|Namesake:||Taku Glacier, Juneau, Alaska|
|Owner:||Alaska Marine Highway System|
|Port of registry:||United States|
|Builder:||Puget Sound Bridge & Dry Dock Company, Seattle, Washington|
|Cost:||$4.5 Million USD|
|Status:||sold and on 28 April 2018 beached in Alang, India, to be scrapped|
|Class and type:||Malaspina-class mainline ferry|
|Tonnage:||2,625 Domestic 7,302 International[clarification needed]|
|Displacement:||4,283 long tons (4,352 t)|
|Length:||352 ft (107 m)|
|Beam:||74 ft (23 m)|
|Draft:||16 ft 11 in (5.16 m)|
|Decks:||One vehicle deck, three passenger decks |
|Ramps:||Aft, port, and starboard ro-ro loading|
|Installed power:||Two 4,000 hp MaK Diesel engines |
|Speed:||16.5 knots (30.6 km/h; 19.0 mph)|
M/V Taku is a Malaspina-class mainline vessel built for the Alaska Marine Highway System. The ship has been retired and was sold to a Dubai-based company for $171,000. The owner sought to sell the ferry internationally, and was unsuccessful, and it was last seen beached in Alang, India, to be scrapped.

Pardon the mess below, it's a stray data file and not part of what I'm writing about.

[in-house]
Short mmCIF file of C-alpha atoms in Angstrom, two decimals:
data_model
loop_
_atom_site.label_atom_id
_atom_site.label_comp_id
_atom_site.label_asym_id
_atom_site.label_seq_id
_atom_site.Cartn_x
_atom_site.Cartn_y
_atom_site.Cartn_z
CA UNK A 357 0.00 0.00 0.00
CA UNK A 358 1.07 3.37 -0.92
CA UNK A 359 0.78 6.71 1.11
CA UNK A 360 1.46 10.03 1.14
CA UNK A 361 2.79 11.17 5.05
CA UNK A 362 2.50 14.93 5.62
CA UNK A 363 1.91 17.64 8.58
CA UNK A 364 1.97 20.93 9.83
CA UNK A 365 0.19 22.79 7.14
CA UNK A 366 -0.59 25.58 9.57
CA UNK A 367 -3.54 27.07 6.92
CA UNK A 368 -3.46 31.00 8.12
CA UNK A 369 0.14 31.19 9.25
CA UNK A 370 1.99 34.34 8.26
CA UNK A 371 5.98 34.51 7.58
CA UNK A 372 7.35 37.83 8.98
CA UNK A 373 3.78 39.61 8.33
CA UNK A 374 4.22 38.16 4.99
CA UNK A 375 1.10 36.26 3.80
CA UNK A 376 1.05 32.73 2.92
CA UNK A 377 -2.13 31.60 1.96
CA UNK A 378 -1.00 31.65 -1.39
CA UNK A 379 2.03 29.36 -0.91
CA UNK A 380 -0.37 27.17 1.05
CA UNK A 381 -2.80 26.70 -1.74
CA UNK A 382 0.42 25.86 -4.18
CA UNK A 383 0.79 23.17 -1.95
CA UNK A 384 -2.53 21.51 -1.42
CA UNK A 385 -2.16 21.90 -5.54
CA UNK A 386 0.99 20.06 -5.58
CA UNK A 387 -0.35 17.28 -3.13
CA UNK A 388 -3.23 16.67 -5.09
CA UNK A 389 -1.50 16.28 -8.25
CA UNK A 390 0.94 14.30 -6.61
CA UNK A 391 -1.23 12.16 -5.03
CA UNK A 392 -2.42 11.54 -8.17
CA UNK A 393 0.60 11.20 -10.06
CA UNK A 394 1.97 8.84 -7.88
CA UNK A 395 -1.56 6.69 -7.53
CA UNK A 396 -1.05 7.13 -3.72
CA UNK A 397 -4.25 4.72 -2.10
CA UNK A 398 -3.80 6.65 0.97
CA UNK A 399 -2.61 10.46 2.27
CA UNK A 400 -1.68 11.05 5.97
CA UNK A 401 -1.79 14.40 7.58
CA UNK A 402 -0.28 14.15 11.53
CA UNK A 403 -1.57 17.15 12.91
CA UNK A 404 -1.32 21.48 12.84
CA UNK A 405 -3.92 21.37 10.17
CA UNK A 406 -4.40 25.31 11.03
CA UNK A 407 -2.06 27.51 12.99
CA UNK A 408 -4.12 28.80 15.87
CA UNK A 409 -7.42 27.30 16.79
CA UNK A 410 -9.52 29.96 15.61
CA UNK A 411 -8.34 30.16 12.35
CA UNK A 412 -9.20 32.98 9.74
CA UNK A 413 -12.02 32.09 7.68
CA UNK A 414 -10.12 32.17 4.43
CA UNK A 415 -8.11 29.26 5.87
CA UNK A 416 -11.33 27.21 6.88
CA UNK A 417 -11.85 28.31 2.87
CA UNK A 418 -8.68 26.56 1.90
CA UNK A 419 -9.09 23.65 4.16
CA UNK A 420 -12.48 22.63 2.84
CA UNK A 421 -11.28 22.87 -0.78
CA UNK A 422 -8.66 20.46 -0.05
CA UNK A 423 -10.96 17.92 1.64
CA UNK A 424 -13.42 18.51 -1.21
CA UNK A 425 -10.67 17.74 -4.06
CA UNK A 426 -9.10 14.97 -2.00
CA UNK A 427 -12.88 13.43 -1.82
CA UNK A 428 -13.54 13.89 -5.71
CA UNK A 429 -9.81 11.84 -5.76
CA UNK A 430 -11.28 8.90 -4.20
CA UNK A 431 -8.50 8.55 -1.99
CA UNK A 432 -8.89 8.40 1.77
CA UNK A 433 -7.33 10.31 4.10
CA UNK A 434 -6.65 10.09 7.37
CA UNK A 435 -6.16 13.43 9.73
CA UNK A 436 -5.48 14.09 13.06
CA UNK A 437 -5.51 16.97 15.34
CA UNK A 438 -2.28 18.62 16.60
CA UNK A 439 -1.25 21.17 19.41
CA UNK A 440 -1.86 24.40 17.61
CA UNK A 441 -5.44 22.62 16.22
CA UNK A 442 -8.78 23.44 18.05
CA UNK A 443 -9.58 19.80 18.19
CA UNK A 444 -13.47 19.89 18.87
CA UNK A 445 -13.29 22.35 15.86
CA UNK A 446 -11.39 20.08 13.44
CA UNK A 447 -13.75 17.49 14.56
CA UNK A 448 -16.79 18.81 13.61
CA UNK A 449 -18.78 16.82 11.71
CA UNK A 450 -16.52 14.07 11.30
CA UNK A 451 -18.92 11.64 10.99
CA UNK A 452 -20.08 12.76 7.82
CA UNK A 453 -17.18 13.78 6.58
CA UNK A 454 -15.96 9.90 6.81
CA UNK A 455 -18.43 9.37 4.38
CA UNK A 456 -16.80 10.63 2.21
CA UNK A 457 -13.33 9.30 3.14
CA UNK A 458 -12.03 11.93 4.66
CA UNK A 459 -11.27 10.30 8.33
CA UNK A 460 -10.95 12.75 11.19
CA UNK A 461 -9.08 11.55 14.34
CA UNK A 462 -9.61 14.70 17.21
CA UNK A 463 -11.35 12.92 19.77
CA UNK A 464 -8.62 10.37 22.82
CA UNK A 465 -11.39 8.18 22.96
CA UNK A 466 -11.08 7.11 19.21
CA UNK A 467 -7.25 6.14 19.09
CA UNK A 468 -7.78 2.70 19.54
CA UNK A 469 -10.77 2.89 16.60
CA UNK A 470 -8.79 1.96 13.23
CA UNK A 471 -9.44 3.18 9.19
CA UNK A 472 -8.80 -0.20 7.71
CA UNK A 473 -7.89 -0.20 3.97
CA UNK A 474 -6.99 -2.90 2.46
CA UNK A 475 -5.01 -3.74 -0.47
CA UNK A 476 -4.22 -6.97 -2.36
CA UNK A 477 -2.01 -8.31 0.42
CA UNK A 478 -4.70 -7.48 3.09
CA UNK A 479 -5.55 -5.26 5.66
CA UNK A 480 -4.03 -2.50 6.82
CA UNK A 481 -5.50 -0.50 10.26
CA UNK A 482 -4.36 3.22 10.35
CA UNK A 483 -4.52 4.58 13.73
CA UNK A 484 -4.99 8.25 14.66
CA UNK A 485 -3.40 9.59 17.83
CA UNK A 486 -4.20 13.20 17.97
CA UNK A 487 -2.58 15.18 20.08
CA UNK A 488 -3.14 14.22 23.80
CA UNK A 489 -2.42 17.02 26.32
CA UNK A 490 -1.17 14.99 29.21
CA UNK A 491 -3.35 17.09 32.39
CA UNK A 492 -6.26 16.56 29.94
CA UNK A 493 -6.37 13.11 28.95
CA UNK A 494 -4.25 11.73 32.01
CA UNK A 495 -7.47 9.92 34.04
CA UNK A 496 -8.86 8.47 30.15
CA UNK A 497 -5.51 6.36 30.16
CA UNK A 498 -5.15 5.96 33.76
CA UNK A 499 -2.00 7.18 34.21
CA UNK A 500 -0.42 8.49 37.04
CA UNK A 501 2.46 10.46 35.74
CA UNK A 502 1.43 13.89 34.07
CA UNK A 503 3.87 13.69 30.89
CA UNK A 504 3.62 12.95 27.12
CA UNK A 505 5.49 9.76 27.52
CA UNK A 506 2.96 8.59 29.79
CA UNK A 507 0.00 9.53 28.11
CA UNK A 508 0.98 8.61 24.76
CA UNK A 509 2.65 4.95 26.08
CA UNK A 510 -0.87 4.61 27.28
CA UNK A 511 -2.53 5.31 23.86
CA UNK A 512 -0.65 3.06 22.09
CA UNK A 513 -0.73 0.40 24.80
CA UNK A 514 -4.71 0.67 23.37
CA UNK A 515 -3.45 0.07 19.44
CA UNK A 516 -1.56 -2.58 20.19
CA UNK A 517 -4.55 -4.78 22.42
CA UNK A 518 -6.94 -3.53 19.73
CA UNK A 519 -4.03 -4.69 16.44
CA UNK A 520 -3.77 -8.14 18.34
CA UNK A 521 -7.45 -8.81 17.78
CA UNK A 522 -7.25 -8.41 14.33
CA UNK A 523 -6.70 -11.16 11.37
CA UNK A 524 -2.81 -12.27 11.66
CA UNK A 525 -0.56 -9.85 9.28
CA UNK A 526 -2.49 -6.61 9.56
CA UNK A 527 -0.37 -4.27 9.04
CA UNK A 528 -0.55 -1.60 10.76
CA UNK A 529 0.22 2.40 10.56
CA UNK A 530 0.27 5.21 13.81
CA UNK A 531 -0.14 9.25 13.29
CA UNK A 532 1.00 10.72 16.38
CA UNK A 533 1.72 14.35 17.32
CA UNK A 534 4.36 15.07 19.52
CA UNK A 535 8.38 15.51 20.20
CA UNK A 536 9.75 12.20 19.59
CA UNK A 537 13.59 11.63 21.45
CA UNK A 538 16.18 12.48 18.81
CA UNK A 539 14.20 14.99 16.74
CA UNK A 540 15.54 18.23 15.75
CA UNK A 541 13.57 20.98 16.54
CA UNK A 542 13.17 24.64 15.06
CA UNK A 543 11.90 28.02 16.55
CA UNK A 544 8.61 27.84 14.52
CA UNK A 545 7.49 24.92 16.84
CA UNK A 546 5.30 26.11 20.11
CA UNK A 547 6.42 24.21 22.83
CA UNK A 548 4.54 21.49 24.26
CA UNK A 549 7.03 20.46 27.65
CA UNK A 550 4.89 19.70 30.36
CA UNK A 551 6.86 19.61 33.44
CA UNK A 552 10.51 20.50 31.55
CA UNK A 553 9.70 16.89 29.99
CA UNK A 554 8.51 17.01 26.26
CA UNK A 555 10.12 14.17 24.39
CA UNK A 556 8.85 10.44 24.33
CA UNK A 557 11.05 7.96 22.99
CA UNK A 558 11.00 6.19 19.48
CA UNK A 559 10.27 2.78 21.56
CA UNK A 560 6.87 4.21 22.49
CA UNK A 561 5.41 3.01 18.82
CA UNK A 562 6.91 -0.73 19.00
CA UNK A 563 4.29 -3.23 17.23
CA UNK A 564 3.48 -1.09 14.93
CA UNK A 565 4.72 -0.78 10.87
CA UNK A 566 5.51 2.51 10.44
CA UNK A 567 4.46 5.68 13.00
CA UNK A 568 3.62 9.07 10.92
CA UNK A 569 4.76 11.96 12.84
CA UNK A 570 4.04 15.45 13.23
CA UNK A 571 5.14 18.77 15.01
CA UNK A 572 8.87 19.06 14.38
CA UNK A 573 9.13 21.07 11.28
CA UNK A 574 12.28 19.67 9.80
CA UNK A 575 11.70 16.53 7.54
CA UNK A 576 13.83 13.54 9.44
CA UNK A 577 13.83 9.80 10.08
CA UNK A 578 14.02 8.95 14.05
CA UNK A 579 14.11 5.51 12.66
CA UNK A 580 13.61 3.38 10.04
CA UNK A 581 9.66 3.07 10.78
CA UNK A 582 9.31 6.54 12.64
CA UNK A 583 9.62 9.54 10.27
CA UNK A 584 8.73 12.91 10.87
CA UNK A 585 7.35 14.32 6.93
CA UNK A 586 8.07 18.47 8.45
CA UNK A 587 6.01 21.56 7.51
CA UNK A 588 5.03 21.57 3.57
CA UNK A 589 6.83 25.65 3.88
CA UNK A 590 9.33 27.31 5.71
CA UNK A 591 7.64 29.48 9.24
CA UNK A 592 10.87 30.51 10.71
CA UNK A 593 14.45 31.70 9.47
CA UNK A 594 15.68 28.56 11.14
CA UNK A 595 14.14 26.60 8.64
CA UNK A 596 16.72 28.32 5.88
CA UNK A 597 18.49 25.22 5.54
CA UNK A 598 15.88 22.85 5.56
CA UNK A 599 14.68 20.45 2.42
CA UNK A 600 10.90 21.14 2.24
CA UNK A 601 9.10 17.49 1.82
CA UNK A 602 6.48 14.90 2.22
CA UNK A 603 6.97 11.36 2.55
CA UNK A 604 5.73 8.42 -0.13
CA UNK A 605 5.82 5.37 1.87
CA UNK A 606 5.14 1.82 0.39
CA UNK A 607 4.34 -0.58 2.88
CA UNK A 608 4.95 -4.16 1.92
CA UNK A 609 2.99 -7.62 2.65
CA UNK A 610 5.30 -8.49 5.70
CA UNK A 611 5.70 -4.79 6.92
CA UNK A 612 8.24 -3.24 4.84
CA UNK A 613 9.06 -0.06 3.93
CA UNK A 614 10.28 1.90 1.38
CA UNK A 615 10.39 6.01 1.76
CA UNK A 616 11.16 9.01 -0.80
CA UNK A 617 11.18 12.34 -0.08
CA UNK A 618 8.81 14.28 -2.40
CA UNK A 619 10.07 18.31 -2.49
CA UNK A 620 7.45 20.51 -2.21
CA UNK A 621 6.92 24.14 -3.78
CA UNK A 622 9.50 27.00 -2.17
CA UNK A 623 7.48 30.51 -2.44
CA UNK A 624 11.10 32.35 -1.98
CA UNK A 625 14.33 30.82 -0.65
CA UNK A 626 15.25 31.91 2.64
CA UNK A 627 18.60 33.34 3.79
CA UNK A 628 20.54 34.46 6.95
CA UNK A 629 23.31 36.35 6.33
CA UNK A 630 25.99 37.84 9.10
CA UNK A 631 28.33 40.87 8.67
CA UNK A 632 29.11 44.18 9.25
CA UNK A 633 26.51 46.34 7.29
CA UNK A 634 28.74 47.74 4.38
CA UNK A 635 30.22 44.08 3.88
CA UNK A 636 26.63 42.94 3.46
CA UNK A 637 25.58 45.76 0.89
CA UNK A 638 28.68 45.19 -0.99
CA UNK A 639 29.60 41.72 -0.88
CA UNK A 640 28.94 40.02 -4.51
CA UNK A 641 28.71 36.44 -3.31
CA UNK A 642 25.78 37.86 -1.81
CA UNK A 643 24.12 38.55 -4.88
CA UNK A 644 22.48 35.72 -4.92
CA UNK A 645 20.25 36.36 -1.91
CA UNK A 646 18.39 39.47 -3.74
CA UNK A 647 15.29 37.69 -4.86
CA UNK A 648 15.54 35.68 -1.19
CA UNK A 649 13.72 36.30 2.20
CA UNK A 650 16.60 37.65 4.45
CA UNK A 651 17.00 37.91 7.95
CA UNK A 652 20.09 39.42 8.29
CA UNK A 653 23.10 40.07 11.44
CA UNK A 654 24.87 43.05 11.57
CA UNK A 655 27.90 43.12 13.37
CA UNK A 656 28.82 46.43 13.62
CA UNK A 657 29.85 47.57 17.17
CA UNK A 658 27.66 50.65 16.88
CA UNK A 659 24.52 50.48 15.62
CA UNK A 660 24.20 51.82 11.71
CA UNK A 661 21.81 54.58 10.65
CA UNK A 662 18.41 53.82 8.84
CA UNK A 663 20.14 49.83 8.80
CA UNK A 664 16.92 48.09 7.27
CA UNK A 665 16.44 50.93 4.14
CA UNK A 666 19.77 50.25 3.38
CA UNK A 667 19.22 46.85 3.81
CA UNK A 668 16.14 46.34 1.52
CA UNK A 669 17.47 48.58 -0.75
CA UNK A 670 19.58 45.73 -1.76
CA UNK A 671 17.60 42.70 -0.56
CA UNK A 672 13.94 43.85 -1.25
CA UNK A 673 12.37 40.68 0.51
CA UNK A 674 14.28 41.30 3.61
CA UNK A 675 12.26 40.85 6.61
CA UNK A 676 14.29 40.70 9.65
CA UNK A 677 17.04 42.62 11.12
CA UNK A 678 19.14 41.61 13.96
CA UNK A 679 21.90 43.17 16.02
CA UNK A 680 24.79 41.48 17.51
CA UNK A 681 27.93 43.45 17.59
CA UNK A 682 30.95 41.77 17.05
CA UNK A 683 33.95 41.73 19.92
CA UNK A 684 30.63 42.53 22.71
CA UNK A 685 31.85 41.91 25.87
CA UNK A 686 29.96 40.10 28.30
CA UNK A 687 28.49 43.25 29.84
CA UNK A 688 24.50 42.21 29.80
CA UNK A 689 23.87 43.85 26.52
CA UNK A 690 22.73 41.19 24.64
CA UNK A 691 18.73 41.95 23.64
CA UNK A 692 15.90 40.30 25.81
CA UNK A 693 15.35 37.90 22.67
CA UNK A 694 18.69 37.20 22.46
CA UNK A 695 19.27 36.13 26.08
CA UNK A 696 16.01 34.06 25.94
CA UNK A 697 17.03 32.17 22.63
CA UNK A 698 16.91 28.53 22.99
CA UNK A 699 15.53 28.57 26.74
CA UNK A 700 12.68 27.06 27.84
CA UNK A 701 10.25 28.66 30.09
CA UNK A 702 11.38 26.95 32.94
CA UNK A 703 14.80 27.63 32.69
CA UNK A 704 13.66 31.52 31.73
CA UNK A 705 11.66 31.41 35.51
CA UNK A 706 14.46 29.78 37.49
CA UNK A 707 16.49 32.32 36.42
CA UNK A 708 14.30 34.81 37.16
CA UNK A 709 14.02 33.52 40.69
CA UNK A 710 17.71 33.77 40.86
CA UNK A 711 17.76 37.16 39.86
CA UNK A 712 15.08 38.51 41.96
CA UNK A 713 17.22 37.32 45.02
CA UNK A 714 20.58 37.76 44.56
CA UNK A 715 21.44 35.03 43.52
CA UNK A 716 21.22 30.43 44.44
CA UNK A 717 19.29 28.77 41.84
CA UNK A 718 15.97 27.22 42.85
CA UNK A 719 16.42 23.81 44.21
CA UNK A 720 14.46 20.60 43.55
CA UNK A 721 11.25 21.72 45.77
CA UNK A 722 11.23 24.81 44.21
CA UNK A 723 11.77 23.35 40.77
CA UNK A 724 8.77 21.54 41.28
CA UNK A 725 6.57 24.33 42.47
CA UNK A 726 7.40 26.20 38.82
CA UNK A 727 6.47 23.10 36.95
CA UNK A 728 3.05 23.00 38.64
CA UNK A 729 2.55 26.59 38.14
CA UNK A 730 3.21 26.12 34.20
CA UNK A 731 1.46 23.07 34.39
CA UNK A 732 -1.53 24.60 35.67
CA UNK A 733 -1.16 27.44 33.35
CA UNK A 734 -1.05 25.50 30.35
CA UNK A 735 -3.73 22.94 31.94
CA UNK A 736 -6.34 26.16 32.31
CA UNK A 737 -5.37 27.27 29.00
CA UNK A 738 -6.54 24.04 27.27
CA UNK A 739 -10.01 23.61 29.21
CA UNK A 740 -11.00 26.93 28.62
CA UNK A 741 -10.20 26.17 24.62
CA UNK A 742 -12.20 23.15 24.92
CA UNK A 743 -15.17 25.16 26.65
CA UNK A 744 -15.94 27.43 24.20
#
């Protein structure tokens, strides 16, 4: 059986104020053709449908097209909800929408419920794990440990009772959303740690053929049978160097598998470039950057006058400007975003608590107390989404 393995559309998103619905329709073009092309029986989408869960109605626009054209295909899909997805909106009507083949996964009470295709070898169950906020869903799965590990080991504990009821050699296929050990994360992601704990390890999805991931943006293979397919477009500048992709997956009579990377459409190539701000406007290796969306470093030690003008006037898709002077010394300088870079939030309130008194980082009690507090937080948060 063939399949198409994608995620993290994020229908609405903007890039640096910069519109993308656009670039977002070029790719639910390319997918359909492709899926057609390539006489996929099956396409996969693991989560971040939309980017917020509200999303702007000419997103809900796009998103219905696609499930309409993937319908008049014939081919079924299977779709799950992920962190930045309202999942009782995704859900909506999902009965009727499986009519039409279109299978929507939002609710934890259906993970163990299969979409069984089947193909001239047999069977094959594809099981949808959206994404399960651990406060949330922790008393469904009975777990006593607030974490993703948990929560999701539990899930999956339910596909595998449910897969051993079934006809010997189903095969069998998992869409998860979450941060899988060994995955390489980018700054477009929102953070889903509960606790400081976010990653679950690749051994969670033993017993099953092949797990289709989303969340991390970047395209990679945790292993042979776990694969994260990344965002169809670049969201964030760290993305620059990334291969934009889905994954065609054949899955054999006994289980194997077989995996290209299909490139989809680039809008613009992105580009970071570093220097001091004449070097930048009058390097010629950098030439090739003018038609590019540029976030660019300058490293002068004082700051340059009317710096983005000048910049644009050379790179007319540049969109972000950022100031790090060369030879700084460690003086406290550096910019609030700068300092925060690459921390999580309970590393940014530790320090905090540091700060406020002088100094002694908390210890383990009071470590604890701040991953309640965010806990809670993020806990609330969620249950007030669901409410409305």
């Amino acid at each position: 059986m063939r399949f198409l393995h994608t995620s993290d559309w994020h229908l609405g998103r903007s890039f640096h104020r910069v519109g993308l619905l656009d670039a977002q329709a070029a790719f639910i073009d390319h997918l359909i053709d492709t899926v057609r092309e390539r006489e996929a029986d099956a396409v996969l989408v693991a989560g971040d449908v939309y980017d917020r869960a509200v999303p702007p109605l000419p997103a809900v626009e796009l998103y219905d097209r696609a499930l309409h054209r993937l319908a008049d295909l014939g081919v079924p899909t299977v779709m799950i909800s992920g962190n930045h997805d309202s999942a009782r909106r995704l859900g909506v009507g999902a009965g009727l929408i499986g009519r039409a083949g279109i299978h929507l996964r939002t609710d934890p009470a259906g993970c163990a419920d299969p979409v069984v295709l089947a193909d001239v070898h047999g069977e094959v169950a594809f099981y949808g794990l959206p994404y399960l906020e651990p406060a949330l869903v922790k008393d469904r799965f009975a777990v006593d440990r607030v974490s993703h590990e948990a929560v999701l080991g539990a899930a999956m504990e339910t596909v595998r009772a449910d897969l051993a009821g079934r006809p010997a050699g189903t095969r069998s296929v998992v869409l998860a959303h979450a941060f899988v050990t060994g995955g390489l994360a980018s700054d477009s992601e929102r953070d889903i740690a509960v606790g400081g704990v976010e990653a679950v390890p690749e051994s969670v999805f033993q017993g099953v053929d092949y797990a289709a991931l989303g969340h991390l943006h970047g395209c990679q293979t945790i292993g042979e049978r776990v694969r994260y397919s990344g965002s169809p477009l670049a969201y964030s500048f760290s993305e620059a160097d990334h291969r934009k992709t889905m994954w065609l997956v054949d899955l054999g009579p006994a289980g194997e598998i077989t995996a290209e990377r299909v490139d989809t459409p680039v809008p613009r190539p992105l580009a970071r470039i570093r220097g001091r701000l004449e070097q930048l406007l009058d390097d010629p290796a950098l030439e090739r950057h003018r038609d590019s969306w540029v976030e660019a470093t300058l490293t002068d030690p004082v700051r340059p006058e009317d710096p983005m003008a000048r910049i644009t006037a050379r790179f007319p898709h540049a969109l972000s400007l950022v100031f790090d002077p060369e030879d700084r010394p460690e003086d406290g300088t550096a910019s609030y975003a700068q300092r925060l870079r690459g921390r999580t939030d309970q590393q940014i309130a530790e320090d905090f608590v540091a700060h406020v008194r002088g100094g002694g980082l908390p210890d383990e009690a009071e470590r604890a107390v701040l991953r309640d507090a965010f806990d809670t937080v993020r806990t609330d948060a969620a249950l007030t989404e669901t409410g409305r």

Designed by Philip F. Spaulding & Associates, constructed in 1963 by the Puget Sound Bridge & Dry Dock Company in Seattle, Washington, the M/V Taku is named after Taku Glacier which is located just southeast of Juneau, Alaska and has been in the ferry system for over forty years. In 1981, the Taku received a major refurbishment and was in service steadily until the summer of 2015 when she was laid up due to budget considerations. The AMHS subsequently announced that it would retire the vessel in preparation for sale or scrapping.
The M/V Taku was the largest of the three AMHS vessels able to serve the communities of Hoonah and Kake and because of this served as a critical component of providing transportation out of Hoonah and Kake after the "milk run" ferry, the M/V LeConte hit a rock and went into dry dock.
The Taku's amenities included a hot-food cafeteria; bar; solarium; forward, aft, recliner, movie, and business lounges; gift shop; 8 four-berth cabins; and 36 two-berth cabins.